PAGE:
Unfortunately, the entire run of plug-in Rams had to be recalled because three of them caught fire. The fires happened while the trucks were turned off and unoccupied, so nobody was injured. The fires were traced back to issues with the chemistry of the battery packs.

While this issue is certainly a dramatic one, you shouldn’t let it put you off buying a 2010 Ram. All the plug-in hybrid models are now off the road, so you don’t have to be concerned about buying a potential fireball.

Other Common Ram Issues

It makes sense to focus on engine problems as they can make your entire truck inoperable and can be expensive to fix. You can’t drive a car that won’t start! That said, some other common Ram issues are worth discussing.

Rams tend not to hold their value on the resale market as well as trucks from other manufacturers. This isn’t a problem if you’re planning on driving your truck until it dies, but you might want to choose another truck if you want to trade it in a couple of years down the line.

Some Ram owners report body rust problems on their old trucks. For whatever reason, the Rams seem to rust a little faster than the competition, regardless of the model year. If you live in a place with a lot of rain and snow, a Ram might not be the truck for you.

Dashboard cracking is a common problem with Dodge Rams manufactured between 1993 and 2001. While the issue is widespread on 2nd generation Rams, Dodge seems to have solved the issue on more recent models.

Model Year and Reliability

Different Ram model years have very different reliability forecasts. The 2020 Ram earned praise for its performance and styling but received an atrocious 1 out of 5 reliability rating from Consumer Reports. This rating is far worse than the 4 out of 5 reliability score given to the 2011 model.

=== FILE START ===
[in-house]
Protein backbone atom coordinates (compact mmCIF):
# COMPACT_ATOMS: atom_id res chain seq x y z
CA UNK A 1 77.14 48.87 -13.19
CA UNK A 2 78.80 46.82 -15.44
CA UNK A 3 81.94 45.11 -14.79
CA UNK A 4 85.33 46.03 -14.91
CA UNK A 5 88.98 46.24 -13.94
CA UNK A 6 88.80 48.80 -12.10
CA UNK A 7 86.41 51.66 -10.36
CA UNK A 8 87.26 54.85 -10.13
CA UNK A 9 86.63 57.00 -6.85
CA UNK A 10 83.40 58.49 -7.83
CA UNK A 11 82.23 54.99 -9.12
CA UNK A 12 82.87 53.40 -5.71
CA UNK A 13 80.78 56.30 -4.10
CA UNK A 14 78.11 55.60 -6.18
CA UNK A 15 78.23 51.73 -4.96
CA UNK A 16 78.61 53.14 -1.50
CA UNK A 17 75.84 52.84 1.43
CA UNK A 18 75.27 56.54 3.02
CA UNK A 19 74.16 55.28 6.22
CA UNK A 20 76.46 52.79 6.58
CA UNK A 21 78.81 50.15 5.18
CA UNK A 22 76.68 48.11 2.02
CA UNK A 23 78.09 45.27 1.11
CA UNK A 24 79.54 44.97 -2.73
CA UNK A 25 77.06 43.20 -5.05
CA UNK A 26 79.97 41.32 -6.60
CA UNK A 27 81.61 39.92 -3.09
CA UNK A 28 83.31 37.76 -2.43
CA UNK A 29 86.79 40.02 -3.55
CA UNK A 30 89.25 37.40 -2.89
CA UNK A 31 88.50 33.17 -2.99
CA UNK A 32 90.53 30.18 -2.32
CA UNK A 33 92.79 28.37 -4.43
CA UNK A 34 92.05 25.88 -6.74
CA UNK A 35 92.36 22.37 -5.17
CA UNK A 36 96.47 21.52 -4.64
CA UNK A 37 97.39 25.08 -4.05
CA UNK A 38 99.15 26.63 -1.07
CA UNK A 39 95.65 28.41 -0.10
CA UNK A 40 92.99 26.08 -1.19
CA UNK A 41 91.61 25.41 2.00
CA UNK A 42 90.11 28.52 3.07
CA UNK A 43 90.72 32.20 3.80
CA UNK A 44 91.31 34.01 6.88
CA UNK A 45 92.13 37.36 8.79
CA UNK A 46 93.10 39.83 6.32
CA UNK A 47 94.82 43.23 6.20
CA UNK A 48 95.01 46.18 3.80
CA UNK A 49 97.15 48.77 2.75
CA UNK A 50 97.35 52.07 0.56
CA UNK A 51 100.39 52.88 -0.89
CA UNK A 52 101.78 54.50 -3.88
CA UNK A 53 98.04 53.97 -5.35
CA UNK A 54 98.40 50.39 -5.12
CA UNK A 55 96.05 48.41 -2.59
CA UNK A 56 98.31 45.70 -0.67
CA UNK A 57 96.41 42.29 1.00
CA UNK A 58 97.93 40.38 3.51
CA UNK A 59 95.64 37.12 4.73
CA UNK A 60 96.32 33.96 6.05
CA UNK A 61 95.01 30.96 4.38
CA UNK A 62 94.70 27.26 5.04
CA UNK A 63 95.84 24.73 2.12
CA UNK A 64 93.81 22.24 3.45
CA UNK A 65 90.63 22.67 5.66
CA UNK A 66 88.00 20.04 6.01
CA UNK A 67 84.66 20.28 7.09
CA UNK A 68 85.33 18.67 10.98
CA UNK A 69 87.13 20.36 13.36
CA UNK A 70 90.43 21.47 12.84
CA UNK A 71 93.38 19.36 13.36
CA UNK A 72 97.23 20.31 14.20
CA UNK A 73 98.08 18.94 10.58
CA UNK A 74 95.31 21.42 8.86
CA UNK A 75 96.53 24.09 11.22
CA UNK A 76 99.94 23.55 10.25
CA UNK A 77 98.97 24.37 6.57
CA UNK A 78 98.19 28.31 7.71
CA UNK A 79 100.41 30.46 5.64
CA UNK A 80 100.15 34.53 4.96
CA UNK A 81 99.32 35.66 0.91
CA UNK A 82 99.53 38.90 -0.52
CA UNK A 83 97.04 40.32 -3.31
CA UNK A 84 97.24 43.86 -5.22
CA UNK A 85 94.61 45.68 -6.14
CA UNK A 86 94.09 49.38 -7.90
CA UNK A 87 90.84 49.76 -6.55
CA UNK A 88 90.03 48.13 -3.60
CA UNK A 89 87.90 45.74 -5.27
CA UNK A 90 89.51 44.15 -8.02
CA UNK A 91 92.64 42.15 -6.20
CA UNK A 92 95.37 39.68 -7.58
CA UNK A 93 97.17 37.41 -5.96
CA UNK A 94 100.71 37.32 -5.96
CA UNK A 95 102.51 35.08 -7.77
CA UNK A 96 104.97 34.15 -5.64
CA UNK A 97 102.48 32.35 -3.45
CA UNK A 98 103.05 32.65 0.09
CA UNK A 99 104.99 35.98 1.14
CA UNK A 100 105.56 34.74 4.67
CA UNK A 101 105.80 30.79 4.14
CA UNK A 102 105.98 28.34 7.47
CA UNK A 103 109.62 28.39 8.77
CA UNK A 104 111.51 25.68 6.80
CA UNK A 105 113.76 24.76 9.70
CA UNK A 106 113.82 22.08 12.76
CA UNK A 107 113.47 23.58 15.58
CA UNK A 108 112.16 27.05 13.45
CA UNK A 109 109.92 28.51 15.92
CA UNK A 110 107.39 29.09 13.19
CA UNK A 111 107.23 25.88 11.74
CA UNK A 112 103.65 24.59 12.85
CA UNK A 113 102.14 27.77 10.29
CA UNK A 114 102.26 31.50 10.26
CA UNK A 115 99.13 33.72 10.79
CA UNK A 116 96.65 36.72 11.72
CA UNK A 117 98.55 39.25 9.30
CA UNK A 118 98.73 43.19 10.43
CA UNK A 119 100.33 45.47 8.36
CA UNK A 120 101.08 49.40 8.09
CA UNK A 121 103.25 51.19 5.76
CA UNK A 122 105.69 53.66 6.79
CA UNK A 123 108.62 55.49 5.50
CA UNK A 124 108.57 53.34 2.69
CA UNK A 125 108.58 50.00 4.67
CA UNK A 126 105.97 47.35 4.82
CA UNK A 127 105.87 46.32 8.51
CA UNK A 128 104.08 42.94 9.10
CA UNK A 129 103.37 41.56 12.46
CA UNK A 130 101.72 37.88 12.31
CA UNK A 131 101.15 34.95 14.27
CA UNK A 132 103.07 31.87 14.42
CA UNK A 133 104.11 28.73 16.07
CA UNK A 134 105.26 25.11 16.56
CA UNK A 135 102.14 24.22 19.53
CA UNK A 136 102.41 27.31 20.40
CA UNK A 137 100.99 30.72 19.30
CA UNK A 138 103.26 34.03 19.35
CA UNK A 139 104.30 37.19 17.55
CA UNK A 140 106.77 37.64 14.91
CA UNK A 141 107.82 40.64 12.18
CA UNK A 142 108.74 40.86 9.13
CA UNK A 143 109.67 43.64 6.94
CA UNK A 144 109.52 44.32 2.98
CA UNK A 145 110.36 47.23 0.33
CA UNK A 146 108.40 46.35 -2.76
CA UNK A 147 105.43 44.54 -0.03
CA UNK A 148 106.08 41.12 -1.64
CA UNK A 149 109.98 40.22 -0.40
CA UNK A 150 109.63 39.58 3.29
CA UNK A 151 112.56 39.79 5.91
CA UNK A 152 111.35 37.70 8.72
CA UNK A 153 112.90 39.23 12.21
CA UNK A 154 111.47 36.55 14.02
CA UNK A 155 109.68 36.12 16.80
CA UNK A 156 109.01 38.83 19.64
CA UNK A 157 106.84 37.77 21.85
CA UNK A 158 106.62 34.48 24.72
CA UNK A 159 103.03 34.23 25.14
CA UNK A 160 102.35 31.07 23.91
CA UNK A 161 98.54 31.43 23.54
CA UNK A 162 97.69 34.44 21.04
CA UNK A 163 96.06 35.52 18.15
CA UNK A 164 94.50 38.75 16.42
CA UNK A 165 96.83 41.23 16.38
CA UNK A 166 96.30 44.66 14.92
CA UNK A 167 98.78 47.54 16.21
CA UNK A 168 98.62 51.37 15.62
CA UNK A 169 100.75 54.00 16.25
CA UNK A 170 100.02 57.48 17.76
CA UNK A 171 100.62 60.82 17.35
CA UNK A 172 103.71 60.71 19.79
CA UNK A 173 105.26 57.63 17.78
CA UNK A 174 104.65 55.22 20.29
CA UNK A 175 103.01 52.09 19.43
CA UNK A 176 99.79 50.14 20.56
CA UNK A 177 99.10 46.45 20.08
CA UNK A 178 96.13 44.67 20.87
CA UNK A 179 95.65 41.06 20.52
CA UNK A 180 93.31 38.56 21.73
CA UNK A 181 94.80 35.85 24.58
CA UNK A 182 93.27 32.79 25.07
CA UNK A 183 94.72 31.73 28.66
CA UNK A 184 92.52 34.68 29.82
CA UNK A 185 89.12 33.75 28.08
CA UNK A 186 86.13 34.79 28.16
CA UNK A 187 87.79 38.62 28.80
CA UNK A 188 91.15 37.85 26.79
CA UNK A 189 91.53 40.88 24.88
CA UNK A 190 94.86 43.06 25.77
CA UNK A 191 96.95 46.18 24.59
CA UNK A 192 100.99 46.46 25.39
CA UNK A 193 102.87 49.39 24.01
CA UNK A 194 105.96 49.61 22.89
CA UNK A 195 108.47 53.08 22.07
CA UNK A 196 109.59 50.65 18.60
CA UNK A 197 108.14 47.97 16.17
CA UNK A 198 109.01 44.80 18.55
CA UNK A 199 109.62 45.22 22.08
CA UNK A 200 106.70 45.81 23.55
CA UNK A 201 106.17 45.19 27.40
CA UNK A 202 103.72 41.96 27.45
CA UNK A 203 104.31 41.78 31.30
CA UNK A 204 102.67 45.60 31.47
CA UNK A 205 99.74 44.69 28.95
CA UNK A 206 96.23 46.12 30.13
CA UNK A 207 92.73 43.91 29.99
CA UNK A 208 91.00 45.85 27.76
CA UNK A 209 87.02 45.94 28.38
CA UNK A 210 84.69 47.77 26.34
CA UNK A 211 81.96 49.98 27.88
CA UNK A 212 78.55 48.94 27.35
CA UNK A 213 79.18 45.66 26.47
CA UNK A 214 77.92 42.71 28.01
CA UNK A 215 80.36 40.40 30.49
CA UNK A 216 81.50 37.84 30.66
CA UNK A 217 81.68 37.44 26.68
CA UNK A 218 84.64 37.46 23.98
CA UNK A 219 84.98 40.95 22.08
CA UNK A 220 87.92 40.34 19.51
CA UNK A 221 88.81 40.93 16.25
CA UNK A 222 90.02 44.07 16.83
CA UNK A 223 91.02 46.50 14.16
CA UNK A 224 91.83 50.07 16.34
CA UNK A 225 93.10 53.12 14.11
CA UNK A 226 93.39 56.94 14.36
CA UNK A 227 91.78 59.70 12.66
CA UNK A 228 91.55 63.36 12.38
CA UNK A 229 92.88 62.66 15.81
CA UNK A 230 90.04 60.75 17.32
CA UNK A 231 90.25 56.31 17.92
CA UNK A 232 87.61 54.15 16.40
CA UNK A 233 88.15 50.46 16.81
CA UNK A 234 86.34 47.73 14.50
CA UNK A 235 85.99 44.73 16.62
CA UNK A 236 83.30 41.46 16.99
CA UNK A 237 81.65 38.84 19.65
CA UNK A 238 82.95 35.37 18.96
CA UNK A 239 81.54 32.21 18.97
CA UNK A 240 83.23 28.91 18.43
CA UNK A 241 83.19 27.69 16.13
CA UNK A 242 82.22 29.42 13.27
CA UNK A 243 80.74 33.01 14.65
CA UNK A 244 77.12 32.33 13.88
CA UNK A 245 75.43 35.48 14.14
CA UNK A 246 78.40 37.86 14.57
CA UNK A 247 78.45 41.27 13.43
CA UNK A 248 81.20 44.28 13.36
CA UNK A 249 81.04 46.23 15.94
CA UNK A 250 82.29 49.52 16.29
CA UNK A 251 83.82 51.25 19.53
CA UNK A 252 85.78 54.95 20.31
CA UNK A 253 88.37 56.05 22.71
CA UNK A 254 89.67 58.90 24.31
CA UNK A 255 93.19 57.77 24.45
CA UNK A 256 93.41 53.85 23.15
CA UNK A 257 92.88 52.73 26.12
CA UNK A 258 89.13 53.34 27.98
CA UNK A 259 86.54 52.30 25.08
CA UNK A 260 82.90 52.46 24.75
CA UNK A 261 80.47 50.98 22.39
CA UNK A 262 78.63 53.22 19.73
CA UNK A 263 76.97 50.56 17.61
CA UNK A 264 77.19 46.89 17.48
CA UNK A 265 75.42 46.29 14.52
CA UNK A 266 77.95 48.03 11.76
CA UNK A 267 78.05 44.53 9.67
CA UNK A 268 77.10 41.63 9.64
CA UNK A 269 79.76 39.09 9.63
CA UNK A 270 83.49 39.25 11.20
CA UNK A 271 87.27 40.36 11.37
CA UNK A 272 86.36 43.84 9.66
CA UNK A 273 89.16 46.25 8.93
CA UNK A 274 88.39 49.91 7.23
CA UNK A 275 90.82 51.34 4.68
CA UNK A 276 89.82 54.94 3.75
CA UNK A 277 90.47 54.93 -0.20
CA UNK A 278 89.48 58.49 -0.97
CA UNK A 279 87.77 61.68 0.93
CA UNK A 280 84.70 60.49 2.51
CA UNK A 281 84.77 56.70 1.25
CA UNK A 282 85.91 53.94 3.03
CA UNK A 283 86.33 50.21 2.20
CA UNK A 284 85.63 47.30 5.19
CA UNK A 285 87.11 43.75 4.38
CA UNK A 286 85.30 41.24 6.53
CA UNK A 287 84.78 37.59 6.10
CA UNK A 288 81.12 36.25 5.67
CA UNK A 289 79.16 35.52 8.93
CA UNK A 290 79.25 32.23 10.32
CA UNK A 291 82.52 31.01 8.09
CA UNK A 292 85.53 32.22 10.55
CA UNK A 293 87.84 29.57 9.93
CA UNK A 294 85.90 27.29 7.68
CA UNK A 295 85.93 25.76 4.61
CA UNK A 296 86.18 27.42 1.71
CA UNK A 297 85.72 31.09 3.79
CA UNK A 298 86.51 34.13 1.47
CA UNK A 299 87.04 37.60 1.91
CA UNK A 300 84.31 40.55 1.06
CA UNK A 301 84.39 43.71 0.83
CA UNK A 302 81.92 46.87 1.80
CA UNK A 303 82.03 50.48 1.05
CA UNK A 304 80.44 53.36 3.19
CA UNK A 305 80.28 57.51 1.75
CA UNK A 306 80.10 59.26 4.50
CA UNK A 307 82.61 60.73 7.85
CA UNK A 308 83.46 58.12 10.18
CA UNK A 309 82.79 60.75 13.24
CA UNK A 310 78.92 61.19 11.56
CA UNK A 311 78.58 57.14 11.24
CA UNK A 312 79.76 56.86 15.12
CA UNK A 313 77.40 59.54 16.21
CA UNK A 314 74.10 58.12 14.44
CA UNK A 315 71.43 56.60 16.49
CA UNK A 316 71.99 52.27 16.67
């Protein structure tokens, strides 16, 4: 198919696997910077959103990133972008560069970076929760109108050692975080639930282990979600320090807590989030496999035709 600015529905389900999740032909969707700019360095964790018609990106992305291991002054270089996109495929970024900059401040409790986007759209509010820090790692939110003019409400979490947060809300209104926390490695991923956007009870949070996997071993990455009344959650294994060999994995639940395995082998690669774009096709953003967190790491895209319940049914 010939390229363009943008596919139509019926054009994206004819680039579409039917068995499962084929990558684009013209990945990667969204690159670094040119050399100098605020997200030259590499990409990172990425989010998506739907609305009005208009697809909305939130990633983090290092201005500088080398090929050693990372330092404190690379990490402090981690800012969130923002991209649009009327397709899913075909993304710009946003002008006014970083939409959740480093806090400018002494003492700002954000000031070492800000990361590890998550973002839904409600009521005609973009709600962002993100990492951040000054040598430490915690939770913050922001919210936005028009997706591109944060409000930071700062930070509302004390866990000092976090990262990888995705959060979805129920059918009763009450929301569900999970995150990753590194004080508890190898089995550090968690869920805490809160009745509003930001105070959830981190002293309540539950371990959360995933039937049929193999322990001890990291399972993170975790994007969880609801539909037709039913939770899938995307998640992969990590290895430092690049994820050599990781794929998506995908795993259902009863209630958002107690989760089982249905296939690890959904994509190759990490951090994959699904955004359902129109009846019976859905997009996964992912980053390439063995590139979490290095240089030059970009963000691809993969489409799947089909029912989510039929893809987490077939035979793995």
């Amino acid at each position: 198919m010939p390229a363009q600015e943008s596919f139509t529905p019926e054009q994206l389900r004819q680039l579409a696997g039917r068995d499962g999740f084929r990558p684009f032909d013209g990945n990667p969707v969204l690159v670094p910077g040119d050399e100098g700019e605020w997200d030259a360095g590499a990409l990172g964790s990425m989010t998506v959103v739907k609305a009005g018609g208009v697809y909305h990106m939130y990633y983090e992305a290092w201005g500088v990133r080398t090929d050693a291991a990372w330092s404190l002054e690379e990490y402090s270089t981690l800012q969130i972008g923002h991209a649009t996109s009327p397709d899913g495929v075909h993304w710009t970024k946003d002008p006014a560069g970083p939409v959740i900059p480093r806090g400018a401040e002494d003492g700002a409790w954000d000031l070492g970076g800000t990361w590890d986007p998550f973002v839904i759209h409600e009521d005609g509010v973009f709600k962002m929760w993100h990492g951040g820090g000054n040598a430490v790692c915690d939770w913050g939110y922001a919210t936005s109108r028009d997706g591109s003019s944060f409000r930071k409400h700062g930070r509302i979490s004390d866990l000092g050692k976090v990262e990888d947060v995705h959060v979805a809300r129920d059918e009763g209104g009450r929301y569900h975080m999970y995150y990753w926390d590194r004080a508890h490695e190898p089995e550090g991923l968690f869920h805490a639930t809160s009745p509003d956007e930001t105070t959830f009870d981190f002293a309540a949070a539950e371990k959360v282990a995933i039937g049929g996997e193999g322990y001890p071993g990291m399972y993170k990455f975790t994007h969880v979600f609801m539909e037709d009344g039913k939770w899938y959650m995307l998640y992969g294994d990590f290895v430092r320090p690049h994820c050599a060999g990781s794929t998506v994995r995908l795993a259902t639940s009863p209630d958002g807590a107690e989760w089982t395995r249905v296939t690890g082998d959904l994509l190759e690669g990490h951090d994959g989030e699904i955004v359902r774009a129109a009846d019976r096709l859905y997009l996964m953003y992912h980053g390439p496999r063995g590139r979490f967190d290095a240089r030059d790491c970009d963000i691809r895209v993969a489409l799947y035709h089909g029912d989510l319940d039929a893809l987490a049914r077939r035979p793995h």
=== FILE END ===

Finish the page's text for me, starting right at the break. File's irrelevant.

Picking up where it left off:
Anecdotal evidence indicates that Rams from the 80s and 90s were built like tanks. Some owners report getting over 500,000 miles of life from their original engines. 500,000 miles is obviously an outlier, but with proper maintenance, you can expect to get 200,000-300,000 miles out of your old Ram.

Modern Rams are much more complicated and advanced than their older brothers, but they can last just as long if well-looked-after. 

Ultimately, luck has an important role to play in your truck’s longevity. A certain percentage of cars from any manufacturer will turn out to be lemons. All you can do is take care of your vehicle and hope you bought one of the good ones.

Maintaining Your Dodge Ram

Like any other car, Dodge Rams will last longer and perform better if maintained following the manufacturer’s suggestions. The maintenance schedule will be different depending on the year of your Ram. You can find the maintenance schedule in your car’s manual.

Here is a general maintenance schedule for Dodge Rams:

  • 8,000 miles- change oil and oil filter
  • 20,000 miles- check front suspension, tie rods, and brakes
  • 30,000 miles- change engine filter and cabin filter
  • 60,000 miles- all fluids should be checked and replaced/topped off
  • 100,000 miles- same as above, plus replacing wires and spark plugs
  • 120,000 miles- the 60,000-mile maintenance should be done again
  • 150,000 miles- inspect and/or replace all filters

Remember that this schedule is just a guideline. Different trucks have different needs. If you use your truck to haul heavy loads or for serious off-roading, you will have to do more frequent maintenance.

The simplest way to ensure you get the longest possible life out of your Ram is to keep up with your oil changes. It sounds obvious, but many car owners still don’t follow this simple advice.

How Long Do Dodge Rams Last?

In short, it depends on the specific truck. Dodge Rams vary, so the best thing to do as consumers is to research the truck you’re buying. Check out review sites and go on forums to see common issues other owners have had.

Don’t be afraid to ask questions! If you’re buying your Ram used, ask to see the maintenance history. 100,000 miles of light highway driving does way less damage to a car than 100,000 miles of ranch work, so ask what kind of life the truck had before it was put up for sale.

If you have a junk car you need to sell before buying yourself a new Dodge Ram, go here to get an instant quote.

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About the Author


Marc is the Co-Founder of Cash Auto Salvage and Director of daily operations. He retired from a leading Internet Marketing company in 2013 and has been involved in the automotive industry ever since.